Government investigation finds troops not overcharged on student loans
Government officials say they have found little evidence of student loan servicers, the middlemen who collect and apply payments to debt, unlawfully charging active-duty servicemembers high interest rates on student loans.
The findings come a year after the Justice Department fined student loan servicer Navient Solution $60 million for charging members of the military more than the 6 percent interest permitted by the law. At the time, Education Secretary Arne Duncan said the department would comb through the records of all of its loan servicers to make sure the violations were not widespread.
On Tuesday, the department said less than 1 percent of the troops' files it reviewed from 2009 to 2014 contained violations of the Servicemembers Civil Relief Act, a federal law that extends legal and financial protections to military personnel. The department only reviewed files from the four largest servicers — Navient, Great Lakes, Nelnet and American Education Services. A review of the records from the seven remaining loan servicers is expected to be completed later this year.
"For all of the sacrifices they have made on behalf of our country, our brave servicemembers have the right to the benefits provided to them under federal law and should not be subjected to additional red tape to manage their student loans," said Education Undersecretary Ted Mitchell.
In the wake of the Navient case, the department said it has streamlined the process for servicemembers so that their loan rates are adjusted when they are called to active duty. To date, more than 141,000 members of the military have benefited. Prior to that, men and women in uniform had to apply for the lower interest rate and provide proof of active-duty status.
The Education Department outsources the management of about $818 billion in federal student loans to 11 private debt servicers, with American Education Service overseeing the largest portion of the portfolio.
Consumer groups have complained that servicers fail to make people struggling to repay their loans aware of the options available to them, leading some to fall behind or wind up in default. A series of reports have questioned whether these companies intentionally mislead borrowers to maximize their profits.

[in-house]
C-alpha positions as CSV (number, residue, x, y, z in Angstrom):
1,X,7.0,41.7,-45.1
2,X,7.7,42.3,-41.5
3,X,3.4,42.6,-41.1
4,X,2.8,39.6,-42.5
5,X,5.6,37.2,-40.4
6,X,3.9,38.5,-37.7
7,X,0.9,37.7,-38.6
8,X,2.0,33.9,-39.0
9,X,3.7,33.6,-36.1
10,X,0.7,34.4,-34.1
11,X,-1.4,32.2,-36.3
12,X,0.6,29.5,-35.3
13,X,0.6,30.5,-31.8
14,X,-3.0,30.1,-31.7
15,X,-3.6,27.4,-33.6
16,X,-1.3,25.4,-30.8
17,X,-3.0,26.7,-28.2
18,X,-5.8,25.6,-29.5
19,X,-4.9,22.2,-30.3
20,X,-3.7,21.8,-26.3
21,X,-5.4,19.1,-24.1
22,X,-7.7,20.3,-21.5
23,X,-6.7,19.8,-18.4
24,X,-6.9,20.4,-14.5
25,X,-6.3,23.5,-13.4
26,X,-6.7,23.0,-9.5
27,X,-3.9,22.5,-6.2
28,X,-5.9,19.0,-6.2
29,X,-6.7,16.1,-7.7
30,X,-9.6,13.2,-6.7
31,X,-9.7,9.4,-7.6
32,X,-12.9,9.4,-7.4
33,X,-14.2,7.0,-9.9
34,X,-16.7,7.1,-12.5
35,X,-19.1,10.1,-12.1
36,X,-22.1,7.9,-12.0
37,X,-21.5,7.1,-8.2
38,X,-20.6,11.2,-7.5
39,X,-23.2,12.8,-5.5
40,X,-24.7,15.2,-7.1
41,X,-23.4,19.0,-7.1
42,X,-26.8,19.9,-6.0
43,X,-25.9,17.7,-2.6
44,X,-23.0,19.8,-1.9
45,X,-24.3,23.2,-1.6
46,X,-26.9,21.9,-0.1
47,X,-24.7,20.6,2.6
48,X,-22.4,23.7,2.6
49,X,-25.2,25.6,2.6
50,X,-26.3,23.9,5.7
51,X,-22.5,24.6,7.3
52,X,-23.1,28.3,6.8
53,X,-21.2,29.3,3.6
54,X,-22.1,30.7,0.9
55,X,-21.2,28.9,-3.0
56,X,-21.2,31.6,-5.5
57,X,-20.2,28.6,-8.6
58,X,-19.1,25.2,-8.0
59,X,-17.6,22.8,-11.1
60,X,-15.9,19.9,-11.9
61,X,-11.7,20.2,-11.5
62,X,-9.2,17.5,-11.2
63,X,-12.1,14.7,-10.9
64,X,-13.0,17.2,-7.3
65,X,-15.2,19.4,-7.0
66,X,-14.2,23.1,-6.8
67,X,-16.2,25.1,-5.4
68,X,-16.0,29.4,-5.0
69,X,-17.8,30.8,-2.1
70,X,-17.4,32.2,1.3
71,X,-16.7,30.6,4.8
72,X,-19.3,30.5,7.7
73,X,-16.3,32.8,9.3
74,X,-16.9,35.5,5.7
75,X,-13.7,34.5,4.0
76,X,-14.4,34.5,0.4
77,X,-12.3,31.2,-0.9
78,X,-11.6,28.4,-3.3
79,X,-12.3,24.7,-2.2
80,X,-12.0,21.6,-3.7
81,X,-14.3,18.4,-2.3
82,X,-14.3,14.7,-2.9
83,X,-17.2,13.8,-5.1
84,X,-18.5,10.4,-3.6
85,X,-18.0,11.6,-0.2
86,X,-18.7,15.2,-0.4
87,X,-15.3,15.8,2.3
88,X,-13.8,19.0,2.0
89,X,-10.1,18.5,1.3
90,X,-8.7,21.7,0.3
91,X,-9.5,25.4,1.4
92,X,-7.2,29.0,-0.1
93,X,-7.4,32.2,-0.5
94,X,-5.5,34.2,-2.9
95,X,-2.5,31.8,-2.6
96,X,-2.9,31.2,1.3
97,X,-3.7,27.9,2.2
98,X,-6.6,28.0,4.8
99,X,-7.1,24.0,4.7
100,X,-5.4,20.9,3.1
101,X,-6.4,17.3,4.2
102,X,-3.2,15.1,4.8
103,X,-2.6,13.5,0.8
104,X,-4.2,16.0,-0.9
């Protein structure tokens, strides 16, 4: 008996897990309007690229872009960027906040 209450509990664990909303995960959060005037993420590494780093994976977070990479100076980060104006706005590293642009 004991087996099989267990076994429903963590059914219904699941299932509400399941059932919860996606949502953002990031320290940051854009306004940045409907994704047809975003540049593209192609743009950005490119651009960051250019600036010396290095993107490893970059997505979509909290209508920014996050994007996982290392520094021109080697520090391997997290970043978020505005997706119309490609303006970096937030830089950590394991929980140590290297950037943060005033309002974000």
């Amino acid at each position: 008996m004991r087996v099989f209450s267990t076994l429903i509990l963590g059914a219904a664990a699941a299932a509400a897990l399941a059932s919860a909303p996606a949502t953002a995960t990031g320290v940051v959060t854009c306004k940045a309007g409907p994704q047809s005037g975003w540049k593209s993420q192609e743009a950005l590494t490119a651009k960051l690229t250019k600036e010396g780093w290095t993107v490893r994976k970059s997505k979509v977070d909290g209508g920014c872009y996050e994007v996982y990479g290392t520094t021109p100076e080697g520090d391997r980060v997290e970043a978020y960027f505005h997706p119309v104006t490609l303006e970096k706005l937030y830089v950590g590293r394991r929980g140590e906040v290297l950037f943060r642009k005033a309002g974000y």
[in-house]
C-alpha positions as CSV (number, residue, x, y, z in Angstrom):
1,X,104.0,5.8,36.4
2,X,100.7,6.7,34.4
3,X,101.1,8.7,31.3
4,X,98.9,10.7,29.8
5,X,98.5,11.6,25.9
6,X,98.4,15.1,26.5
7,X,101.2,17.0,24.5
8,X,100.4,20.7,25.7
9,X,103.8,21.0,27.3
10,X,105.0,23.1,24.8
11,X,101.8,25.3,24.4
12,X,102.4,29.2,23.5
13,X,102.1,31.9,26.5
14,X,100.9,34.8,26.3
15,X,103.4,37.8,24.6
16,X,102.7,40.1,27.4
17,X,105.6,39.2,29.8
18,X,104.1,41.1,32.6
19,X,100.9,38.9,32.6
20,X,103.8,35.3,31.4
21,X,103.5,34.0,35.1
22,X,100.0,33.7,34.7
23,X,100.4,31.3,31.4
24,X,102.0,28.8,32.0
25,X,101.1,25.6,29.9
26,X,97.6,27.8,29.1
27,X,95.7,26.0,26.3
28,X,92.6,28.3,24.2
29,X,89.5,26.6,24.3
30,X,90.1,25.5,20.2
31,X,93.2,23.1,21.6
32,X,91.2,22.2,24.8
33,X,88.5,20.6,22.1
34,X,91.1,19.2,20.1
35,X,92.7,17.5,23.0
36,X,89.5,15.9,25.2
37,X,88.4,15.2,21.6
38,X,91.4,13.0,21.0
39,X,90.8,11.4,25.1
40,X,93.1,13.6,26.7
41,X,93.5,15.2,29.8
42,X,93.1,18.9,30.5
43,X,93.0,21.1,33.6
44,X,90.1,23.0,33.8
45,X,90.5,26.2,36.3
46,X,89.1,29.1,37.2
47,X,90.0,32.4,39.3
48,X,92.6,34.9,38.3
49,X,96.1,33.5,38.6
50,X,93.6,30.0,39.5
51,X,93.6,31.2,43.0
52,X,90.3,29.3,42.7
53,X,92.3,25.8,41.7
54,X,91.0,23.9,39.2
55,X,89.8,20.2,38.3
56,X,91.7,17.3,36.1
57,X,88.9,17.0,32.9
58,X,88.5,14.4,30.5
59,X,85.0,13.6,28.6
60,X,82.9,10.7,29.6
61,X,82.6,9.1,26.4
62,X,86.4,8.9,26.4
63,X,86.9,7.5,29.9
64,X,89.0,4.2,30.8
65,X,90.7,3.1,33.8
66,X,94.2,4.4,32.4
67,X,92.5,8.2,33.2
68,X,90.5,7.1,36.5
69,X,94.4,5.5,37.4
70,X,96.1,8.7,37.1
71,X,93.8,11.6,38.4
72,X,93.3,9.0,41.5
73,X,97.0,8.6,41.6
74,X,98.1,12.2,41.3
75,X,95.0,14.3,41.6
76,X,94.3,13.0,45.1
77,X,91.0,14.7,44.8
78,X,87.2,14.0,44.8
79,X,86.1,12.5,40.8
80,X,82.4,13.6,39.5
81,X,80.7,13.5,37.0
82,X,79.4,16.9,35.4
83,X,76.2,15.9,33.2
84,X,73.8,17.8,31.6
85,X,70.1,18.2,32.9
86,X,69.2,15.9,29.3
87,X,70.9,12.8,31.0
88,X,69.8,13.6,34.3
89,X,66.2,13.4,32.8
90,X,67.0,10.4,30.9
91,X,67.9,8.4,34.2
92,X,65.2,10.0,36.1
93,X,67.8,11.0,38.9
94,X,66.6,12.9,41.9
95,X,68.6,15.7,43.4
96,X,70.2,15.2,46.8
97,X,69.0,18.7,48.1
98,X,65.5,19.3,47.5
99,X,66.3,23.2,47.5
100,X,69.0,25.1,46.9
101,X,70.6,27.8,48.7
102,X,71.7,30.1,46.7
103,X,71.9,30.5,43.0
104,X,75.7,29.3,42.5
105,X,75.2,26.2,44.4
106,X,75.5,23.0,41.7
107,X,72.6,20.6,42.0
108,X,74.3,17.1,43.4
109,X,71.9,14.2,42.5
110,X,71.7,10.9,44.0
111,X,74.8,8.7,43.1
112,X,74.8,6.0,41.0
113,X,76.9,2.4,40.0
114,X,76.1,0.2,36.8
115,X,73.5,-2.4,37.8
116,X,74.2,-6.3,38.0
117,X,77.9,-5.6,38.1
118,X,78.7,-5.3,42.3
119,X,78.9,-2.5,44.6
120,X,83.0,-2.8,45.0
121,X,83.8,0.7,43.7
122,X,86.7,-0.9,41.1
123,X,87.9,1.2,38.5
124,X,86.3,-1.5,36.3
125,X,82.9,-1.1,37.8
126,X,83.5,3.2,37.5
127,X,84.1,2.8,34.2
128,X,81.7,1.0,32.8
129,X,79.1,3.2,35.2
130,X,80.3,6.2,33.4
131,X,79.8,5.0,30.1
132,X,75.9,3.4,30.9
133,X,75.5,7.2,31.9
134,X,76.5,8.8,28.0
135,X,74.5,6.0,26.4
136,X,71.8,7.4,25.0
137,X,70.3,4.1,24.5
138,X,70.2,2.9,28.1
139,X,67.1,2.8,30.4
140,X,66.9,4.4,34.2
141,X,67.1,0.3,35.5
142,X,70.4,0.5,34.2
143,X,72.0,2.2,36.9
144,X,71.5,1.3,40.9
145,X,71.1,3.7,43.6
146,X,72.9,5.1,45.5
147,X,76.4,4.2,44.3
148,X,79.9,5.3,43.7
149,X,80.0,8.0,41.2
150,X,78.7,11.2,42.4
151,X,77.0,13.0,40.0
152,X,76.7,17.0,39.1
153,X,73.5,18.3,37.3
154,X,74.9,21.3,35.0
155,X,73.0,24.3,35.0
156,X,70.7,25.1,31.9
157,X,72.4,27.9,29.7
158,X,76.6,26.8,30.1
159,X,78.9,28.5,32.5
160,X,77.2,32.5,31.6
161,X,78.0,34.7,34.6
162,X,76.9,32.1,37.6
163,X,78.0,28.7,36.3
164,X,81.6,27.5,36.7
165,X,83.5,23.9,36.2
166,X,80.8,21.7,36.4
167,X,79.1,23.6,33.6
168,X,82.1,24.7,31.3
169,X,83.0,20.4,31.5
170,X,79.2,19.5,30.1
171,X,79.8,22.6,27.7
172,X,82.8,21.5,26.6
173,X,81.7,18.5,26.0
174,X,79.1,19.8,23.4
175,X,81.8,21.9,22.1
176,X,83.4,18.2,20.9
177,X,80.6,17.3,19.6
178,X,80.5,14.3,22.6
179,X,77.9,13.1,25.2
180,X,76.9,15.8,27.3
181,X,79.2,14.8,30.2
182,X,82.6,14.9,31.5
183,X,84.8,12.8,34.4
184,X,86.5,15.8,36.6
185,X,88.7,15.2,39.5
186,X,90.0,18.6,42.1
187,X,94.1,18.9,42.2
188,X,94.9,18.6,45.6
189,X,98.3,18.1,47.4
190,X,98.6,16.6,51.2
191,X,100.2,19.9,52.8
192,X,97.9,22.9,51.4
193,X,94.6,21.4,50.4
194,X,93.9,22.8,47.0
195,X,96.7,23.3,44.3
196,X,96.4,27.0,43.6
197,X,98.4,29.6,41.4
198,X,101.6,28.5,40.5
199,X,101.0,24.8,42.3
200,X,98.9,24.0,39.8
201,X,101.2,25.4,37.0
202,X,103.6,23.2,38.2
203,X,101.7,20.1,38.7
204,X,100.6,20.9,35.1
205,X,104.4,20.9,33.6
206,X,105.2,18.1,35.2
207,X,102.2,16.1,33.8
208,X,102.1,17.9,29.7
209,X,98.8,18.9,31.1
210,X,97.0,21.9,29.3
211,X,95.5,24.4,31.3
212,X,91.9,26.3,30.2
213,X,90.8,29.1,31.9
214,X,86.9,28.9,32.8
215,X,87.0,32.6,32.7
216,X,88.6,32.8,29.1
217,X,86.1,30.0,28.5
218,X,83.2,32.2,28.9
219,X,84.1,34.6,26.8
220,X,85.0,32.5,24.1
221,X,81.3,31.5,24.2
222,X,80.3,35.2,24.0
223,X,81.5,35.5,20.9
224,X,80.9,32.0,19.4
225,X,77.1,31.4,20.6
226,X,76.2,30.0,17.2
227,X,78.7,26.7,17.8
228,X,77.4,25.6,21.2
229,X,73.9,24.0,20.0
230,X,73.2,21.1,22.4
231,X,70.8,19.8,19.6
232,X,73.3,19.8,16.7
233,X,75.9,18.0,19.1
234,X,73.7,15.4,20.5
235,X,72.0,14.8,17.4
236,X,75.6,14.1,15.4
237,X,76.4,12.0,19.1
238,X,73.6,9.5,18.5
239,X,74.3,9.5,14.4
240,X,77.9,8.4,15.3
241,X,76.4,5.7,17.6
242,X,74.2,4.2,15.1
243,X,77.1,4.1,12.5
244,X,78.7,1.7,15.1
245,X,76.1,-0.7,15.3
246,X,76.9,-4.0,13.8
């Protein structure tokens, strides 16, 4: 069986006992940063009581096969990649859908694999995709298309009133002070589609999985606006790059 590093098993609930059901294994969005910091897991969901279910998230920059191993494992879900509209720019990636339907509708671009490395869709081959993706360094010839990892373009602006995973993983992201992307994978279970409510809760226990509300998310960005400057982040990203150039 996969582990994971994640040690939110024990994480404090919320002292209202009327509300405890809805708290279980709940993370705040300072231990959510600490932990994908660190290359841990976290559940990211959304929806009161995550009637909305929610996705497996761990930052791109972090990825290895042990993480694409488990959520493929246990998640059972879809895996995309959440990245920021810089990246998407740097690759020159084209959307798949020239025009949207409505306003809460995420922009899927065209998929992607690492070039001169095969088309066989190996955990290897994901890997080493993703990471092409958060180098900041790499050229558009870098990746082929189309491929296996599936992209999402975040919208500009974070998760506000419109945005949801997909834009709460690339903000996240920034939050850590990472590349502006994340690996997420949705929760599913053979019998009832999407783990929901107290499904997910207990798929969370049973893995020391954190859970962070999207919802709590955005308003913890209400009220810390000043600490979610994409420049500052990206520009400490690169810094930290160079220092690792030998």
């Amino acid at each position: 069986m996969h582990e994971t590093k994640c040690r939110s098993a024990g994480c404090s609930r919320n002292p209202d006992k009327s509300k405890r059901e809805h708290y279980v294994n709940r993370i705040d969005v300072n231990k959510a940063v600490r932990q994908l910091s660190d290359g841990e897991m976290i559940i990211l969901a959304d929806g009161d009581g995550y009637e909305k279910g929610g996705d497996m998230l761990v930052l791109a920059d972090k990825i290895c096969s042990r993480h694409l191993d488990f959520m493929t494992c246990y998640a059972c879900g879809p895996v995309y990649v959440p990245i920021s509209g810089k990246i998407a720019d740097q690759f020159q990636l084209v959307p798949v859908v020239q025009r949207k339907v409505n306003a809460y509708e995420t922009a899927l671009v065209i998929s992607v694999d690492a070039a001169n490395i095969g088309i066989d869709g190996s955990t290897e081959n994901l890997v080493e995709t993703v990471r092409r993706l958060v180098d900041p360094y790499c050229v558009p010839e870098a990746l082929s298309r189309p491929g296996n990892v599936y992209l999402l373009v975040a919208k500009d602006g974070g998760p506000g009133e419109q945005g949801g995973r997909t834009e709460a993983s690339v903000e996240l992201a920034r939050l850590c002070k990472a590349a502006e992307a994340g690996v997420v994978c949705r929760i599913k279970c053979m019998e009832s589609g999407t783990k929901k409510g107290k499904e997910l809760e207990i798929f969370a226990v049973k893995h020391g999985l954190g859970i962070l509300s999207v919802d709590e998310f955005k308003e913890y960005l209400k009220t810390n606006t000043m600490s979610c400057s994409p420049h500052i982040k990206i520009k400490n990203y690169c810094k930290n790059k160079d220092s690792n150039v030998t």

Critics say the department, which paid loan servicers a total of $804 million in 2015, has been slow to clean up abuses in the market. The agency has renegotiated its contracts with the companies and offered bonuses to those that reduce delinquencies or defaults.
The Education Department has been under pressure from lawmakers and consumer advocates to release the findings of the review, which was supposed to be completed within 120 days of the Navient complaint.
A group of Senate Democrats, including Elizabeth Warren of Massachusetts, Sherrod Brown of Ohio and Dick Durbin of Illinois, sent a letter to Duncan last week questioning the delay and why the department continues to use Navient as a contractor.
During the press conference announcing the Navient fine, Duncan said the department would consider ending the company's contract over the servicemember violations. Not only did the government extend Navient's contract, it also gave the company more accounts.
"We are deeply concerned that Navient could have cheated our military families and broken the law, and yet somehow continue to feast off our borrowers and our taxpayers," the senators wrote.